There are a plethora of audio options on the disc, half of which are completely redundant but there you go. We have the original English audio in DTS-HD MA 7.1, DTS-HD MA 5.1, DD2.0 Stereo, and DD1.0 Mono. The immediate question that came to my mind when viewing the Set Up menu was: Who in their right mind would ever want a 7.1 remaster of City of the Living Dead? It’s overkill, pure and simple - and unsurprisingly there’s pretty much nothing to separate the 7.1 and 5.1 tracks, so I’ll talk about them as one track here. Moaning about the options aside, the 7.1/5.1 audio tracks sound very smooth and are impressively clean with solid bass levels and clear and audible dialogue. Naturally there are some elements to the sound that still sound a little raw - like sound effects that exhibit some tearing - but you really would have to be quite picky to not be pleased with how fresh the track sounds. Purists can be reassured that the surround mix is suitably subtle with only ambient sounds being relegated to the rears, although there are a couple of more aggressive set pieces where the rears spring to life.
The Dolby Digital 2.0 stereo track sounds pretty darn close to its lossless counterparts; it has a lower volume level and is perhaps just a touch less expressive, but the rears are pretty much the same only it’s your amplifier doing the separation. If you are a strong enough purist to not be enticed by the remastered surround tracks then you have the (sadly, lossy) English DD1.0 Mono option with the audio centred solely in front, which offers a pretty good sonic presentation in its own right - sounding just a little rougher round the edges compared to the surround tracks.
Sadly there are no subtitle options on the disc, so it’s tough luck if you’re hard of hearing or just want to make sure you’re hearing some of the film’s dodgy dialogue right!
If you count the audio commentaries then there is just over six and a half hours of extra material on this disc, which should be more than enough to satisfy the most zealous of splatter fans. Let’s go through them:
Please Note: Unless otherwise stated, all featurettes and interviews are presented in HD with English DD2.0 audio and no subtitles.
Commentary with Giovanni Lombardo Radice & Calum Waddell
Exploitation film expert Calum Waddell moderates this discussion with Giovanni Lombardo Radice, whose acting CV reads like a shortlist of the most notorious Italian splatter films of the 1980s. He’s also the guy who gets his face drilled out in City of the Living Dead, so he’s never short of a topic to discuss in this commentary: be it his time working with Lucio Fulci or the work he did with numerous other iconic directors. He certainly doesn’t mince his words about certain people in the industry so this has the information and the bitchiness to make for a fun commentary track, but Giovanni does reveal a lot of information here that he repeats in some of the featurettes elsewhere on the disc.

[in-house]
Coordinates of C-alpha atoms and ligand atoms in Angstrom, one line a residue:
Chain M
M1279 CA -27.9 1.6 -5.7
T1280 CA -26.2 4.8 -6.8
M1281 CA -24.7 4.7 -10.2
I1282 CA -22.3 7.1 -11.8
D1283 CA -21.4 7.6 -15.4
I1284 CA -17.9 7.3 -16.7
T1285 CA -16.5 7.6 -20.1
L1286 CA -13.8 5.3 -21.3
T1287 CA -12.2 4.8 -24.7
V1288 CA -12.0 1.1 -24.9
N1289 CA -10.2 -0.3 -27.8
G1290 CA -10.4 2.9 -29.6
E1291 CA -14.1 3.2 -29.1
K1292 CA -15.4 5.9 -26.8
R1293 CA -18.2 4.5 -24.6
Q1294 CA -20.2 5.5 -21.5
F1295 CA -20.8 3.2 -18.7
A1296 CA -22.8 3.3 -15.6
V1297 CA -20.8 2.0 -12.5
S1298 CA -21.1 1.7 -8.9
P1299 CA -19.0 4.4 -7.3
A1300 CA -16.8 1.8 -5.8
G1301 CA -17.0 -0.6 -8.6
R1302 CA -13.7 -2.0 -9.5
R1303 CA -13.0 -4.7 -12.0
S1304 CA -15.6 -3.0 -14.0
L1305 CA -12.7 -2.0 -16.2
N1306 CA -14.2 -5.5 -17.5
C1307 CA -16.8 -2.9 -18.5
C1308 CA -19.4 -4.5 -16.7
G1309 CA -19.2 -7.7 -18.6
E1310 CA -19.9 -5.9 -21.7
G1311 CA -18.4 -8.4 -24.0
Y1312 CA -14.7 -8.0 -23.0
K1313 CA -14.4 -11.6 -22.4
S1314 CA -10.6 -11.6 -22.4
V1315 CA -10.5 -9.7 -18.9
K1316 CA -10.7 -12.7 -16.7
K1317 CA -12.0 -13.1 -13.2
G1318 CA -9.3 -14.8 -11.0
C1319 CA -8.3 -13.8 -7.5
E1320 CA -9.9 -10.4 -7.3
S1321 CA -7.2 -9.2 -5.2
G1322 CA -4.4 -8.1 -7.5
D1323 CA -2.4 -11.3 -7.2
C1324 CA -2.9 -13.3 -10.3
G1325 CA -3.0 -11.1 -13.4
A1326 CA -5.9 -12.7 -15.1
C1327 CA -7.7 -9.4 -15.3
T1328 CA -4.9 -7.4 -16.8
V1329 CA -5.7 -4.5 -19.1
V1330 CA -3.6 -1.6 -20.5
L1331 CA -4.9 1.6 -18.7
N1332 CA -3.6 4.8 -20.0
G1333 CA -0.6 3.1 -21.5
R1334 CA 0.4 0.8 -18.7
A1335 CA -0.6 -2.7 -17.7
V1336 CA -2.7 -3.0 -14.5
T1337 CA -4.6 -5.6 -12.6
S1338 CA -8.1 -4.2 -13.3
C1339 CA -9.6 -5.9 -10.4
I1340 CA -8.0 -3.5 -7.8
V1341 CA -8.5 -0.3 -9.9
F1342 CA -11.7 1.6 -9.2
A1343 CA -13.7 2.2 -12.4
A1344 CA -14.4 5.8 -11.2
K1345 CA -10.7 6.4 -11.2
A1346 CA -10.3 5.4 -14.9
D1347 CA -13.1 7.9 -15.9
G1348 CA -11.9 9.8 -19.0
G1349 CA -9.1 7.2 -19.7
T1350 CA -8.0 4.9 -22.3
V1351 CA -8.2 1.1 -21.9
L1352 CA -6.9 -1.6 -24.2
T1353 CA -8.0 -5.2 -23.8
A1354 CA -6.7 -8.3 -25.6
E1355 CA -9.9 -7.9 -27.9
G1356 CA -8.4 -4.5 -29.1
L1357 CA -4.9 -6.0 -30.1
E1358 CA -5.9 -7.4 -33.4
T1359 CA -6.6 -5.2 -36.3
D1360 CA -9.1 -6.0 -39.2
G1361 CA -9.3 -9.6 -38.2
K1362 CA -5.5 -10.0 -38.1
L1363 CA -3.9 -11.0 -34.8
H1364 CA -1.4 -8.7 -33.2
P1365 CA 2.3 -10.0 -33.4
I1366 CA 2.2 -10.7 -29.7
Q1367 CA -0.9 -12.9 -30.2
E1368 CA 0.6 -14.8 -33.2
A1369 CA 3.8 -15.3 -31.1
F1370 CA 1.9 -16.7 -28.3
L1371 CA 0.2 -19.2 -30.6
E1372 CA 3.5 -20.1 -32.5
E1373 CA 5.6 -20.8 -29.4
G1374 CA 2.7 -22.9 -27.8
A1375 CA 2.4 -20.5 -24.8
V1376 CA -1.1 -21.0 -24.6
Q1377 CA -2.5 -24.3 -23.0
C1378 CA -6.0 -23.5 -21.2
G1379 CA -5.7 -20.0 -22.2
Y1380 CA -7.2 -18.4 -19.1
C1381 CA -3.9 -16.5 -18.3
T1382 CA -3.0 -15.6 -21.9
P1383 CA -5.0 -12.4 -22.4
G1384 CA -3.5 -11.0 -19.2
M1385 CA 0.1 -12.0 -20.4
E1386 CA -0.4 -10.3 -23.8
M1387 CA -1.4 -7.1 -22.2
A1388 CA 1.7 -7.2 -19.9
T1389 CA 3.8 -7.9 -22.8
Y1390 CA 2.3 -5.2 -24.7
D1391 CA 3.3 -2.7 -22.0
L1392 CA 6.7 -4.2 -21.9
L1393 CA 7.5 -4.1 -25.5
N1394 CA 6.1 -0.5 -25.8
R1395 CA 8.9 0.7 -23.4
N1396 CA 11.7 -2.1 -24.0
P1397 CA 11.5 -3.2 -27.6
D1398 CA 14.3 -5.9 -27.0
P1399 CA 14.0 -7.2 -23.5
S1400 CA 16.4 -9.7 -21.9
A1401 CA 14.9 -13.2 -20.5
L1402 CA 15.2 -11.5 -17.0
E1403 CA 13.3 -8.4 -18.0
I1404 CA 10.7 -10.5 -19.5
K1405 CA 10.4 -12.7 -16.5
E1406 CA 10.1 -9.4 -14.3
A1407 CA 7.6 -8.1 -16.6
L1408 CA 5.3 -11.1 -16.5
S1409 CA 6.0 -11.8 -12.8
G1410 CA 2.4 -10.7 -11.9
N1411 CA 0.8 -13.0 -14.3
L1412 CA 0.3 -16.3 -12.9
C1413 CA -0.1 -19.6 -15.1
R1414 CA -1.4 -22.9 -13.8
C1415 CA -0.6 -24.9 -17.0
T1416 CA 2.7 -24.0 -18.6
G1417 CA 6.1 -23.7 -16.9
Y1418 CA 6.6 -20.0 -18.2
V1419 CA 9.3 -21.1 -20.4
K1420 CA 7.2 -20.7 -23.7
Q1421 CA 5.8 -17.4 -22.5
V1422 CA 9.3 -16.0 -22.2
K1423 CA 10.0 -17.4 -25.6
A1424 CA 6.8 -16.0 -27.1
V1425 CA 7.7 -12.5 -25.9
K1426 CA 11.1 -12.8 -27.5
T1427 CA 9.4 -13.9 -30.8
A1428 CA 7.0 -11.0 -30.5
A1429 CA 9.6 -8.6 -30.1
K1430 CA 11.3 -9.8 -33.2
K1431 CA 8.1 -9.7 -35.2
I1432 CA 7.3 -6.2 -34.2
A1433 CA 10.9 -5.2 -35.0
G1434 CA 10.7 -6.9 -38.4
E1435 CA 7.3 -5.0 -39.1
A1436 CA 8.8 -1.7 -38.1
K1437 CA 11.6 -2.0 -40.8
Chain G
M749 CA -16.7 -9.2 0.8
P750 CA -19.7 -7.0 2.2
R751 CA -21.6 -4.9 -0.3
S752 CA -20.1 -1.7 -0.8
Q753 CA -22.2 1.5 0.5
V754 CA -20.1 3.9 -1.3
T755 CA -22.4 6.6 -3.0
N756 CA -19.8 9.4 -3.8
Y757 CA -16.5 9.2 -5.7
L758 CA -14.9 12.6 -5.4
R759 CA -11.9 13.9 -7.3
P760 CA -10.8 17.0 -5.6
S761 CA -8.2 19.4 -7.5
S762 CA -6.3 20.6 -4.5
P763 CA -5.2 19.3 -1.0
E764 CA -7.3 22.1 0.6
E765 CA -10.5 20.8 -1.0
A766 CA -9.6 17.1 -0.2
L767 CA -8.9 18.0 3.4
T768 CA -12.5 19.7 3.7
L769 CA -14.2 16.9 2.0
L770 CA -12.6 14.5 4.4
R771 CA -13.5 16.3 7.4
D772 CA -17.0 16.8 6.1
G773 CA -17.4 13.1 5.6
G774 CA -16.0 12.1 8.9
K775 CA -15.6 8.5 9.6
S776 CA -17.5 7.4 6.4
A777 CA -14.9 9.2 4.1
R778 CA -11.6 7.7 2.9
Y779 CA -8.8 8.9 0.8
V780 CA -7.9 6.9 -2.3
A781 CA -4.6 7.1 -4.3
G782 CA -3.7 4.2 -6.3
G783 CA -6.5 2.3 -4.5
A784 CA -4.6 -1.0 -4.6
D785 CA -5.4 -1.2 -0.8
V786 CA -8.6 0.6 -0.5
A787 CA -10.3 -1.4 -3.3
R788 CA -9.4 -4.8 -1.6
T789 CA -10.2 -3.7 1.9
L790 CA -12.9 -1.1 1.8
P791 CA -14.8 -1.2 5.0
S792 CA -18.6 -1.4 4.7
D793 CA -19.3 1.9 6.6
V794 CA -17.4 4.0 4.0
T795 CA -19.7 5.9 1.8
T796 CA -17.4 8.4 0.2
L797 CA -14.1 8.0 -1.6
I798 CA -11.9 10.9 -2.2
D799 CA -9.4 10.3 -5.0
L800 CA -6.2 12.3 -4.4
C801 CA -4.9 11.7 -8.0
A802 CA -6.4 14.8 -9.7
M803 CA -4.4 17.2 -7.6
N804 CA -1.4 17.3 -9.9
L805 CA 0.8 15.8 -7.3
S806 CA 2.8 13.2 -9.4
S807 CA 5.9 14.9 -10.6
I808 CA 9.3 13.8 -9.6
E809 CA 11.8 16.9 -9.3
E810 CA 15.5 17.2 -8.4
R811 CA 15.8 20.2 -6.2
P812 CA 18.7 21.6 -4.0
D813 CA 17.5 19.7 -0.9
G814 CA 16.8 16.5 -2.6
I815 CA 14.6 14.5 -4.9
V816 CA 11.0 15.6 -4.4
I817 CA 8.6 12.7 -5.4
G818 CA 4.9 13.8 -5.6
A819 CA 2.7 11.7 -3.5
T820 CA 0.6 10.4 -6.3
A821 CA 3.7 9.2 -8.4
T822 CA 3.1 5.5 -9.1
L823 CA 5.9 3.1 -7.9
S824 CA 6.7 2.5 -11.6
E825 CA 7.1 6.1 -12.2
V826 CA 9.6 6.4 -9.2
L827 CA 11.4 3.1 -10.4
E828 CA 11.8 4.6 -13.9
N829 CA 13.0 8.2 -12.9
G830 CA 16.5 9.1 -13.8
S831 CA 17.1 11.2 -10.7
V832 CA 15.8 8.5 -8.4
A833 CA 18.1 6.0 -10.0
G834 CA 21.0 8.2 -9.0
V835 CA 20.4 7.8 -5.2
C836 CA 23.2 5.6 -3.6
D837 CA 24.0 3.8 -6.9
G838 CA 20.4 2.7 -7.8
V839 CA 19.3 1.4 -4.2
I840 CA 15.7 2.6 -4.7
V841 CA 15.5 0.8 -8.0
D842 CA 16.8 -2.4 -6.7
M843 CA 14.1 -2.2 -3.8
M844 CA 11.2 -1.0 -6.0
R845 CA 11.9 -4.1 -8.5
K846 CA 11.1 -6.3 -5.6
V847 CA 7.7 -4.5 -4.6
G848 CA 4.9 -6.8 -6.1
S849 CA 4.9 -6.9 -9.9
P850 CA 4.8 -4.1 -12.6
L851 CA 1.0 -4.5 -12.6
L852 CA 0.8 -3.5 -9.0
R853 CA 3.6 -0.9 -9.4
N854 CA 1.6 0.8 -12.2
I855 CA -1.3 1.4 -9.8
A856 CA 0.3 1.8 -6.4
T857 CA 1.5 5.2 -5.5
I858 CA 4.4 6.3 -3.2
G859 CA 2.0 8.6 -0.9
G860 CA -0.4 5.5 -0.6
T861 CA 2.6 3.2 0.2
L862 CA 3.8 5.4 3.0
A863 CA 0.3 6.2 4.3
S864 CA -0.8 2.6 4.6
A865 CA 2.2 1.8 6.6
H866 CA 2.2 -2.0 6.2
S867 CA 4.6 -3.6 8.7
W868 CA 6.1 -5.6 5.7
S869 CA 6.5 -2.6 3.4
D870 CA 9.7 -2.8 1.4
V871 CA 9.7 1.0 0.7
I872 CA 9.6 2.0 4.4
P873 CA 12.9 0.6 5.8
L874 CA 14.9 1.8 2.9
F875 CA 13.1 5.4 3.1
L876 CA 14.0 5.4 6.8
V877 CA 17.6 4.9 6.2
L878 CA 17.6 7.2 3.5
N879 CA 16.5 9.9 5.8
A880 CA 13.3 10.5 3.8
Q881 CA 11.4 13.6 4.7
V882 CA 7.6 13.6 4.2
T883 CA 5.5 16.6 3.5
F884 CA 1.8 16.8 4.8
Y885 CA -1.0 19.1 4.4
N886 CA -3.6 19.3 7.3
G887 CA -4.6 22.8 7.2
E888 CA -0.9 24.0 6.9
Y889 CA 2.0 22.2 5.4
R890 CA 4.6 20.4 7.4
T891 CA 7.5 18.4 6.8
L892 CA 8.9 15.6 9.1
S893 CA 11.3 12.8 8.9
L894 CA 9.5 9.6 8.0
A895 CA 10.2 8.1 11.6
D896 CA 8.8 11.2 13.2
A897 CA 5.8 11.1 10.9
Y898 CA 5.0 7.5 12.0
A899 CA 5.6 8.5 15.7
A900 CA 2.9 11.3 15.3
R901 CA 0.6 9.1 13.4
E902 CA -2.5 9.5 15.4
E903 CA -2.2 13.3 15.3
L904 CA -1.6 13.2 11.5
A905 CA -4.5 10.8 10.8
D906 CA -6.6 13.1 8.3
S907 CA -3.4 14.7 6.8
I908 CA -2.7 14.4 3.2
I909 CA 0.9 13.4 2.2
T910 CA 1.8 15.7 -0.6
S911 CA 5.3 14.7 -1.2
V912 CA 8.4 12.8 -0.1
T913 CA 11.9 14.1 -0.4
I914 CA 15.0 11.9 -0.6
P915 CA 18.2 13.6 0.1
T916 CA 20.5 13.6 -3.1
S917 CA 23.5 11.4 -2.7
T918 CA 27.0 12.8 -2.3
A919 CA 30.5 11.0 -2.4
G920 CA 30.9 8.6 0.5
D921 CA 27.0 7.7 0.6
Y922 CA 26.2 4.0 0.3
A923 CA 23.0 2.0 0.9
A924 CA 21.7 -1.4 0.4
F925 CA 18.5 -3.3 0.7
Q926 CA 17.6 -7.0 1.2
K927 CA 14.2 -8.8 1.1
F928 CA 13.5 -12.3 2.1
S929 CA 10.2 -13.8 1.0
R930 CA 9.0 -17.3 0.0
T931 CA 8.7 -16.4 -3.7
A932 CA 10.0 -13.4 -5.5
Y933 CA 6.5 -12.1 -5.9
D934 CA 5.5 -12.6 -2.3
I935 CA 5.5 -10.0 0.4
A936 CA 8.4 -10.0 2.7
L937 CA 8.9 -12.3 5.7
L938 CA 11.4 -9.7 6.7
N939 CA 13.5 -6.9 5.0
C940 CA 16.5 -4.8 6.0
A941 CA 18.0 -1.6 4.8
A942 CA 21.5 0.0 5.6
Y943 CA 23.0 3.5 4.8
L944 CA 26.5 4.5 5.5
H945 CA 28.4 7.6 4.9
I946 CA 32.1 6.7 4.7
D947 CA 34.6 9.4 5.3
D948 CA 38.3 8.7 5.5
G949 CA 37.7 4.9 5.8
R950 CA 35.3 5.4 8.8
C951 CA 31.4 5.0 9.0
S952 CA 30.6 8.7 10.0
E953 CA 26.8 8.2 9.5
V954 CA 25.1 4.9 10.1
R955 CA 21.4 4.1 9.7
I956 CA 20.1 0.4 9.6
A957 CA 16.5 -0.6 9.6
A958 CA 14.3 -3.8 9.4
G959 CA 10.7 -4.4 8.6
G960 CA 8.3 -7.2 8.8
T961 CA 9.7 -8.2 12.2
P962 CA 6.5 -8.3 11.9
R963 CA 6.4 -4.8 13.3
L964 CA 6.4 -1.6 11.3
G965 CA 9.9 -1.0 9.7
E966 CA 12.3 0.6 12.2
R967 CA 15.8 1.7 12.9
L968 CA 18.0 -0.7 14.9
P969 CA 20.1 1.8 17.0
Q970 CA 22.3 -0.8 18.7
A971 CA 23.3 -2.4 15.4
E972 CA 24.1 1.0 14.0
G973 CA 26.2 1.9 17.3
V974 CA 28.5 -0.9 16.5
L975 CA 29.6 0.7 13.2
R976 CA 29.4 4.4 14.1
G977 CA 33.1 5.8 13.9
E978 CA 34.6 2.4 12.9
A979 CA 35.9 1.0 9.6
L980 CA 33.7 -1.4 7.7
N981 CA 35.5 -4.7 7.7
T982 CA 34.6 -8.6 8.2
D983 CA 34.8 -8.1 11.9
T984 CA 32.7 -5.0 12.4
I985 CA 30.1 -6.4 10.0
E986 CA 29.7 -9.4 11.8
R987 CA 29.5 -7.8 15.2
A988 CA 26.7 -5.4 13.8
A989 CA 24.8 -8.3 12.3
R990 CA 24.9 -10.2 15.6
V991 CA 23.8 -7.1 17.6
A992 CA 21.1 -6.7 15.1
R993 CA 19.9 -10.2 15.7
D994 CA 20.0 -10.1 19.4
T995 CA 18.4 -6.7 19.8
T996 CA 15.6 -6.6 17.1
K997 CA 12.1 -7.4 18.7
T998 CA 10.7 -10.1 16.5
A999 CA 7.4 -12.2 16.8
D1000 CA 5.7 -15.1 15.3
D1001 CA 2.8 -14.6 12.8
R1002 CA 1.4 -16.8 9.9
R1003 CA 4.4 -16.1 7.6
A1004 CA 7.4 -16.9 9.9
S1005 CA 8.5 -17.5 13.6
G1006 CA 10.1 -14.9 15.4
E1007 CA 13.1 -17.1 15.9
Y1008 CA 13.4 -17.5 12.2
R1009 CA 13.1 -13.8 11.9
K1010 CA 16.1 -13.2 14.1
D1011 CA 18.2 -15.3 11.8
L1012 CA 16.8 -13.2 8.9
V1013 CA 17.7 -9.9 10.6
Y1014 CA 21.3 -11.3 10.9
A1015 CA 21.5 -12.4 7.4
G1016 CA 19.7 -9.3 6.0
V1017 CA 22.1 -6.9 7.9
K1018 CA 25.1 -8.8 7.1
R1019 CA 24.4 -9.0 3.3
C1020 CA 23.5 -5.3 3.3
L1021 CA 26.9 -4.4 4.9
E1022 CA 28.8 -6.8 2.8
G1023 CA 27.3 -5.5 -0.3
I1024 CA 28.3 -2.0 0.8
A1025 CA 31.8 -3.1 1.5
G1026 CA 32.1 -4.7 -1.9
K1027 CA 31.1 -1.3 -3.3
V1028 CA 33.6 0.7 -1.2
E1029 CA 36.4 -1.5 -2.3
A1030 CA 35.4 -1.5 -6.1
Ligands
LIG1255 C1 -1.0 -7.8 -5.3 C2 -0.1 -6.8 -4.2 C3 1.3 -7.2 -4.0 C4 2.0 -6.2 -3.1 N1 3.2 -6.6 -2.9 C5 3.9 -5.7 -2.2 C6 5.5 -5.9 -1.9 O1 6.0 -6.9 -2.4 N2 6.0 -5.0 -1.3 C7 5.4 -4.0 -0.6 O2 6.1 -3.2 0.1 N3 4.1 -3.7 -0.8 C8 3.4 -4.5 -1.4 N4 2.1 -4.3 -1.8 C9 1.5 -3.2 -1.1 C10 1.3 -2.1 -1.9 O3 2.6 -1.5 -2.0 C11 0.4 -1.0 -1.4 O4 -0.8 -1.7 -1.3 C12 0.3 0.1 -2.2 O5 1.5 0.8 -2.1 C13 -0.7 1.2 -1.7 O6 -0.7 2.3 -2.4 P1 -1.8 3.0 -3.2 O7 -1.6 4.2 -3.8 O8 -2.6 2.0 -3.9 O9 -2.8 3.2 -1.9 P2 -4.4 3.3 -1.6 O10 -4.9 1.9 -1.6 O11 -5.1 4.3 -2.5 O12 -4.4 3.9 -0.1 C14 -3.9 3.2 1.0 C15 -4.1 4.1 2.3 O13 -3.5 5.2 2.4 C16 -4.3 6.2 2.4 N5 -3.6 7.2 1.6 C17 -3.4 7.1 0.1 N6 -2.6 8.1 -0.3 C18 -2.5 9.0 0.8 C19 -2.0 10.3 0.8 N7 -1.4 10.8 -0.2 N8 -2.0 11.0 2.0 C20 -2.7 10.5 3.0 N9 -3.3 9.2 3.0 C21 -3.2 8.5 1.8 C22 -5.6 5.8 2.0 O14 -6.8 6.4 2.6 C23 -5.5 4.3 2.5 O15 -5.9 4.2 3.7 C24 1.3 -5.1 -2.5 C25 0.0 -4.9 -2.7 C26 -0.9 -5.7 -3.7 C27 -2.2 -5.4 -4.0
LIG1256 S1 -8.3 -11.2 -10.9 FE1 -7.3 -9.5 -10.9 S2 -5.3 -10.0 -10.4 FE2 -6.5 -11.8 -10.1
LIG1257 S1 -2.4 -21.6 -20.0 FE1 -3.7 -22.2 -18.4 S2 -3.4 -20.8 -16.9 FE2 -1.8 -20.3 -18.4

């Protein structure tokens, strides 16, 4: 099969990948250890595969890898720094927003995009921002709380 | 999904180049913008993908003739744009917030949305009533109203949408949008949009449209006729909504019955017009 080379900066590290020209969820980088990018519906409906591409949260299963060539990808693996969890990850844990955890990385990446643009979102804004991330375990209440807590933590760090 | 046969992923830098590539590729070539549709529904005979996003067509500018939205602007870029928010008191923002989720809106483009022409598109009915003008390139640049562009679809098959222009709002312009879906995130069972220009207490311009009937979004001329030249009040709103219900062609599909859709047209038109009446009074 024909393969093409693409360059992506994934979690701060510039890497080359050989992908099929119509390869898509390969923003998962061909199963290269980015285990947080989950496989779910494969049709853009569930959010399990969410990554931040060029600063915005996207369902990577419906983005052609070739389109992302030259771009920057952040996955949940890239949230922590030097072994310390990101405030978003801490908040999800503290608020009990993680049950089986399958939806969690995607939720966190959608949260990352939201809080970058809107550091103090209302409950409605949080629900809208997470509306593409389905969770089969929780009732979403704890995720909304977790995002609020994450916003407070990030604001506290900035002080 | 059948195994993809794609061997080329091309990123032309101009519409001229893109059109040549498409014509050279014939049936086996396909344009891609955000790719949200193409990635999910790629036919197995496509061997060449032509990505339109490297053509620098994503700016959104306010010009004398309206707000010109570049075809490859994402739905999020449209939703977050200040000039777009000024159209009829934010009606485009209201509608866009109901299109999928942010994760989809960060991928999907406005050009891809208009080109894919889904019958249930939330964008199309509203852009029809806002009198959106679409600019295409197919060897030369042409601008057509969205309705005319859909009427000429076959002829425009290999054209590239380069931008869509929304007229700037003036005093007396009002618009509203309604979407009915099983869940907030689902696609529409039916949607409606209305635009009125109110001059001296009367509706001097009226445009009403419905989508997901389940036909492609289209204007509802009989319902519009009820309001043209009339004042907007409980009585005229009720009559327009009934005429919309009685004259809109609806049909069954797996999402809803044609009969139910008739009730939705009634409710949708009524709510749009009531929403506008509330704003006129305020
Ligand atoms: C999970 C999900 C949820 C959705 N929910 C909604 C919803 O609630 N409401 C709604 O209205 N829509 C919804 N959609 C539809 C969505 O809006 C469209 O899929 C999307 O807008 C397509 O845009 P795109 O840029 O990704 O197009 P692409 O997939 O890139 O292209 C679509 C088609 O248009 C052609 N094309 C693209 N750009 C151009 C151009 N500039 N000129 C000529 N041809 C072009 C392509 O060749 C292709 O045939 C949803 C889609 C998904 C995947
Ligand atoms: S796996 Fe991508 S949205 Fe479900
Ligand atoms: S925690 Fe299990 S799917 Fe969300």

Commentary with Catriona MacColl & Jay Slater
This time we have Fulci’s favourite horror leading lady: Catriona MacColl with another horror/cult film expert: Jay Slater along to moderate. Catriona’s memory of City of the Living Dead’s shoot is a little hazy in places but it is a whole lot more vivid than Giovanni Lombardo Radice’s - which is understandable given she did have one of the film’s main roles – and so this is much more illuminating on the topic of City of the Living Dead. Like Giovanni, Catriona comes across as a remarkably direct and honest person with no delusions of grandeur about the films she starred in or Fulci himself, but unlike Giovanni she reveals a lot of memories here that are not in her individual interview elsewhere on this disc, so you may want to make sure you check this track out.
Introduction by Carlo De Majo (00m:36s, 1080i)
As the title implies this is a very brief introduction to the film by main star Carlo De Majo, it plays before the film automatically and isn’t playable from the Extras menu.
Theatrical Trailer (03m:00s, 1080p)
Much like the feature film you have a plethora of audio options that you choose before the trailer starts, you have English: DD1.0, DD2.0. DTS-HD 7.1, DTS-HD 5.1, and Italian: DD1.0 & DD2.0.
Fulci in the House – The Italian Master of Splatter (17m:50s, 576i)
The only Standard-Def extra feature on the disc, this featurette is a rather brief look at the late director’s career with input from the likes of Joe Dante, Lloyd Kaufman, Sergio Stivaletti, and Fangoria editor Anthony Timpone. At just under 18minutes it’s not nearly long enough to properly examine the appeal and legacy of Lucio Fulci, so it’s a little superficial and more of a feature for Fulci newcomers rather than hardcore fans.
Carlo of the Living Dead - Surviving Fulci Fear (17m:28s, 1080i)
We’re back with Carlo De Majo for his full interview, which as you’d expect focuses on the City of the Living Dead shoot and his memories of working with Fulci in general. This is a good natured interview as Carlo clearly has a lot of affection for the filmmaker and enjoyed his time on City of the Living Dead specifically.